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What are the bargaining, depression, and acceptance stages of grief?

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During the bargaining stage, you dwell on what you could’ve done to prevent the loss. Common thoughts are “If only…” and “What if…” You may also try to strike a deal with a higher power.

Sadness sets in as you begin to understand the loss and its effect on your life. Signs of depression include crying, sleep issues, and a decreased appetite. You may feel overwhelmed, regretful, and lonely.

Acceptance is the final stage of grief, when you accept the reality of your loss. It can’t be changed. While you still feel sad, you’re able to start moving forward with your life.

SOURCES:

Michael Hakimi, PsyD, clinical psychologist, Loyola University Medical Center.

Mayo Clinic: “What Is Grief?”

American Psychological Association: “Grief: Coping with the Loss of Your Loved One.”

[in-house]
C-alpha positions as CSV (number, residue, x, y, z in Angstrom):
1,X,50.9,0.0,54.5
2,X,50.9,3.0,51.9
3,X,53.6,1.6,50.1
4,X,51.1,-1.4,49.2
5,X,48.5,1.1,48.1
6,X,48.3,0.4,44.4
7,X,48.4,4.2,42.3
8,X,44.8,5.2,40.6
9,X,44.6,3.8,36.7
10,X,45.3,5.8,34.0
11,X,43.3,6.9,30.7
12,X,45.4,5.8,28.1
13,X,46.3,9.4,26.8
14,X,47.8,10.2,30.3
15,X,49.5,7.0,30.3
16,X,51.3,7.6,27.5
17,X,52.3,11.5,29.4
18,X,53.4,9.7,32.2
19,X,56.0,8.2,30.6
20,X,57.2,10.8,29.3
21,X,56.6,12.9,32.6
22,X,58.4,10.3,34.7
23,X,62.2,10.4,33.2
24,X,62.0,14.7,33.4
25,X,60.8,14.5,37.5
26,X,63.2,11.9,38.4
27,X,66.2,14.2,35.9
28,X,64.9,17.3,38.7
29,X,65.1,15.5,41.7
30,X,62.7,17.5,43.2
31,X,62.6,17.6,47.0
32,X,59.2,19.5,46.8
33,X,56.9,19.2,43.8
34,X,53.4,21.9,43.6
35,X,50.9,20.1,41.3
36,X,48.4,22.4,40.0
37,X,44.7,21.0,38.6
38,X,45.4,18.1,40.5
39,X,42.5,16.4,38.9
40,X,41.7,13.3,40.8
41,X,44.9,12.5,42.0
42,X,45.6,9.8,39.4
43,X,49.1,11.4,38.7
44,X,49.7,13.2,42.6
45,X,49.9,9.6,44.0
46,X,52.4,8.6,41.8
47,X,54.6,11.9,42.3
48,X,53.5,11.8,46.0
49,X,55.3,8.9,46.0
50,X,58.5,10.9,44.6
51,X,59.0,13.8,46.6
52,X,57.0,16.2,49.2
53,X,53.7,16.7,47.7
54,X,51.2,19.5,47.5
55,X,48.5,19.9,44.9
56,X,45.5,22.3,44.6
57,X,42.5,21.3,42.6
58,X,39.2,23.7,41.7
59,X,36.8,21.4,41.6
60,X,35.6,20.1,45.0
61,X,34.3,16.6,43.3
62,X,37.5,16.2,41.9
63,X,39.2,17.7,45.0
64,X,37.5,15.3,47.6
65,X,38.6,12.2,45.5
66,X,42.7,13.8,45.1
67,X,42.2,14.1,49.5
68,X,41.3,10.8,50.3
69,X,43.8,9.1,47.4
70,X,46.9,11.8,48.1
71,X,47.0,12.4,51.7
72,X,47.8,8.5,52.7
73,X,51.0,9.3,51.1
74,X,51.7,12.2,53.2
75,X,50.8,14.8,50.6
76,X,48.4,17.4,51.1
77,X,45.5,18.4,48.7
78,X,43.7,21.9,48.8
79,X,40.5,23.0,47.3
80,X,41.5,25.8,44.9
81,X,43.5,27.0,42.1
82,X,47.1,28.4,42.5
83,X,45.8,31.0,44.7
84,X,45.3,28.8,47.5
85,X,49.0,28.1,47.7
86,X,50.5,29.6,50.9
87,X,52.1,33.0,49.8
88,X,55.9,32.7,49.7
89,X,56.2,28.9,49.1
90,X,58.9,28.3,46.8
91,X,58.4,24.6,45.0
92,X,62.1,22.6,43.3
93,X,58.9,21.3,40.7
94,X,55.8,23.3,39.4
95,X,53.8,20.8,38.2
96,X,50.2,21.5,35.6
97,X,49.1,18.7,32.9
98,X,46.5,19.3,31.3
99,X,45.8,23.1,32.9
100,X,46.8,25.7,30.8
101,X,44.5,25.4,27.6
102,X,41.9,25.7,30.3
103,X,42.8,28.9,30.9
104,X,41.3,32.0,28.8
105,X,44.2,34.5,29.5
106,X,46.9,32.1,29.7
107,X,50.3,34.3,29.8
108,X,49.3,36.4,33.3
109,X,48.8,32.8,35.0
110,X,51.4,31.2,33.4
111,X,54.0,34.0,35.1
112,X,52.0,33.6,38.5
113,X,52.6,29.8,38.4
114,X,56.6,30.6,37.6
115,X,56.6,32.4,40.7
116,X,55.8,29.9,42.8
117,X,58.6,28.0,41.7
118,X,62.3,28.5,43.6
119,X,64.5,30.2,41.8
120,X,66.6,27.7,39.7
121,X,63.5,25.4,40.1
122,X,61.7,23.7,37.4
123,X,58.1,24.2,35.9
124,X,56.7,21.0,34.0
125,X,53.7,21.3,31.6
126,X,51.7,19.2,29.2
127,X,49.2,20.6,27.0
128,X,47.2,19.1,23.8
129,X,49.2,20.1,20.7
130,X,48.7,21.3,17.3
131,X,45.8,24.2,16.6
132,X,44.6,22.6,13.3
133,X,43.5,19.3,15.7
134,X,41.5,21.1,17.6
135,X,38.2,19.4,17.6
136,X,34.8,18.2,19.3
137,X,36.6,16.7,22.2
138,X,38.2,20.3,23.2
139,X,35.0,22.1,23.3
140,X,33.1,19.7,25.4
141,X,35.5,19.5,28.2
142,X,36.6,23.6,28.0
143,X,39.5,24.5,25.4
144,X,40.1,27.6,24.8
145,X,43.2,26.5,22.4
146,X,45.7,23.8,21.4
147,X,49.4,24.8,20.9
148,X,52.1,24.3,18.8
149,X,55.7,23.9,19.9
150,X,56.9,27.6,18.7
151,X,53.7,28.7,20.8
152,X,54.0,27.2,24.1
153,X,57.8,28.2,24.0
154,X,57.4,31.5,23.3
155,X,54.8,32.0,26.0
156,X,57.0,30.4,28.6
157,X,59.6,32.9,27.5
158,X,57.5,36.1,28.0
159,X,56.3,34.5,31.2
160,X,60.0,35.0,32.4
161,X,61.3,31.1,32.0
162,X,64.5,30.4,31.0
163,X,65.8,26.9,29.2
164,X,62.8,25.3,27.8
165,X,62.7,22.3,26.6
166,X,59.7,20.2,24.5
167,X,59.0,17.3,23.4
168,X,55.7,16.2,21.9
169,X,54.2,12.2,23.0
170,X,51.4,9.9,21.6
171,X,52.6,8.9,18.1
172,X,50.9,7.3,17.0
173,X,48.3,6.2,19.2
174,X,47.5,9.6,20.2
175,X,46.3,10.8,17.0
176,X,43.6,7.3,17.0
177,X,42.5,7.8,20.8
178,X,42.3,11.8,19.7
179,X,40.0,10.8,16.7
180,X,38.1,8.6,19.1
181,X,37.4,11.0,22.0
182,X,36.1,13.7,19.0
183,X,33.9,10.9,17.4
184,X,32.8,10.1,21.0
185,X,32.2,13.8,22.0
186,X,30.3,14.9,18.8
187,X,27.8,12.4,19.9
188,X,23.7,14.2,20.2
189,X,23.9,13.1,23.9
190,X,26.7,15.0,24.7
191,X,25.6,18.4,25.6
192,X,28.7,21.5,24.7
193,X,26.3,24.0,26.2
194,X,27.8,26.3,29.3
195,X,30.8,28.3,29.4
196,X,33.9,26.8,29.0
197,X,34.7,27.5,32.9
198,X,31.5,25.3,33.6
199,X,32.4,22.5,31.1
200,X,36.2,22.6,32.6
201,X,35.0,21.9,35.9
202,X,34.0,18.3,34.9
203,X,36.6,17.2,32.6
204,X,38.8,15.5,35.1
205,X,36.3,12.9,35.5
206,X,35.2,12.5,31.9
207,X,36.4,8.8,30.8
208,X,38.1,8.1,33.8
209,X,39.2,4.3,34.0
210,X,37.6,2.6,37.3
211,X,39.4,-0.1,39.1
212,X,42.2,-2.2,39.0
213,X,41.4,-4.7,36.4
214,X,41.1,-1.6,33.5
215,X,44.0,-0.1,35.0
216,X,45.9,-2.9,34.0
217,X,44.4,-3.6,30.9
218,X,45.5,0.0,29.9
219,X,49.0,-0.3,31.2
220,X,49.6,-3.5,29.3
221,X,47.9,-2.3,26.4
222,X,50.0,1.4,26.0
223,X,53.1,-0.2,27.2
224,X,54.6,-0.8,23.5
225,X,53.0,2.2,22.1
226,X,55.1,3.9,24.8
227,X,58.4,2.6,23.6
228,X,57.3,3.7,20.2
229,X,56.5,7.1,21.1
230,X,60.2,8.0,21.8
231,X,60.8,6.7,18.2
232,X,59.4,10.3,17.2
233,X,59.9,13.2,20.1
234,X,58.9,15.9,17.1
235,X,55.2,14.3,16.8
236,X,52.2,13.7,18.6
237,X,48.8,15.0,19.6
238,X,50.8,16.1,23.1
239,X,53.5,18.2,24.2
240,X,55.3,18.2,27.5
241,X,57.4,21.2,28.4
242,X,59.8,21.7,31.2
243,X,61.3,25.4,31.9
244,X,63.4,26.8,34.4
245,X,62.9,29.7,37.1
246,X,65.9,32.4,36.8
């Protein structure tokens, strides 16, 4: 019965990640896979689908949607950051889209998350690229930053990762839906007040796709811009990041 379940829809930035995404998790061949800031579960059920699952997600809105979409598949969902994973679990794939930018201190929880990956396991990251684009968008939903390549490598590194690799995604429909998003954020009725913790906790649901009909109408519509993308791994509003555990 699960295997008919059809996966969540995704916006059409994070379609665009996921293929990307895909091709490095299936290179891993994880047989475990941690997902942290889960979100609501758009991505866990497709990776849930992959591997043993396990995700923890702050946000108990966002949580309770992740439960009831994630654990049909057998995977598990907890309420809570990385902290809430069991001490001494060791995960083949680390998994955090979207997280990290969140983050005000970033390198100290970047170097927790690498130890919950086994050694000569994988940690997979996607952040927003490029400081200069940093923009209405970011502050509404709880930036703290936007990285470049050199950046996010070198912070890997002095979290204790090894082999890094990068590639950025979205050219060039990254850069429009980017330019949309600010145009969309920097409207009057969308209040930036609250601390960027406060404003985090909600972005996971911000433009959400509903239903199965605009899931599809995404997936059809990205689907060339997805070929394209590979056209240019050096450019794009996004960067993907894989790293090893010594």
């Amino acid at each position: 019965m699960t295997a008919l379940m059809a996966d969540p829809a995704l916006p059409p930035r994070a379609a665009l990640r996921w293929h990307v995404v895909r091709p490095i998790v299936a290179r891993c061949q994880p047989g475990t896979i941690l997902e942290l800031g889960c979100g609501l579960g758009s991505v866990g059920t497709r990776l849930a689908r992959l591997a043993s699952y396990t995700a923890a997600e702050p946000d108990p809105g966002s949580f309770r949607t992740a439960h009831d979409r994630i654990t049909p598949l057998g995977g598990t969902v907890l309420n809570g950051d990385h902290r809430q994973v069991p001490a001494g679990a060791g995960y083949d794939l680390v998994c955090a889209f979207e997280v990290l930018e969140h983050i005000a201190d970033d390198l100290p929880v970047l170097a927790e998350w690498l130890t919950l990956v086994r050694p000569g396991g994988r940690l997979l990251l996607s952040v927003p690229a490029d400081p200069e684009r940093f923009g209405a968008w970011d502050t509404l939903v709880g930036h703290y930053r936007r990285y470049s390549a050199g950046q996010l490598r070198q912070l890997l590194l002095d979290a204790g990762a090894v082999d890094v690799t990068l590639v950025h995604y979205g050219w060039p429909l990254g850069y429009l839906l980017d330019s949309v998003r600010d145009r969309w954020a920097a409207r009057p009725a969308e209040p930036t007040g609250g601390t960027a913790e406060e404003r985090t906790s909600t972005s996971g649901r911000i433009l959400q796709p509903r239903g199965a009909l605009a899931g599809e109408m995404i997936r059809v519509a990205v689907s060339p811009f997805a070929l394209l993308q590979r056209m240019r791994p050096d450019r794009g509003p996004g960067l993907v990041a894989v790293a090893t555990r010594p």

World Psychiatry : “Grief and Bereavement: What Psychiatrists Need to Know.”

European Archives of Psychiatry and Clinical Neuroscience: “An Attachment-based Model of Complicated Grief Including the Role of Avoidance.”

 

 

Reviewed by Carol DerSarkissian on November 23, 2018

SOURCES:

Michael Hakimi, PsyD, clinical psychologist, Loyola University Medical Center.

Mayo Clinic: “What Is Grief?”

American Psychological Association: “Grief: Coping with the Loss of Your Loved One.”

World Psychiatry : “Grief and Bereavement: What Psychiatrists Need to Know.”

European Archives of Psychiatry and Clinical Neuroscience: “An Attachment-based Model of Complicated Grief Including the Role of Avoidance.”

 

 

Reviewed by Carol DerSarkissian on November 23, 2018

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Does everyone go through the stages of grief?

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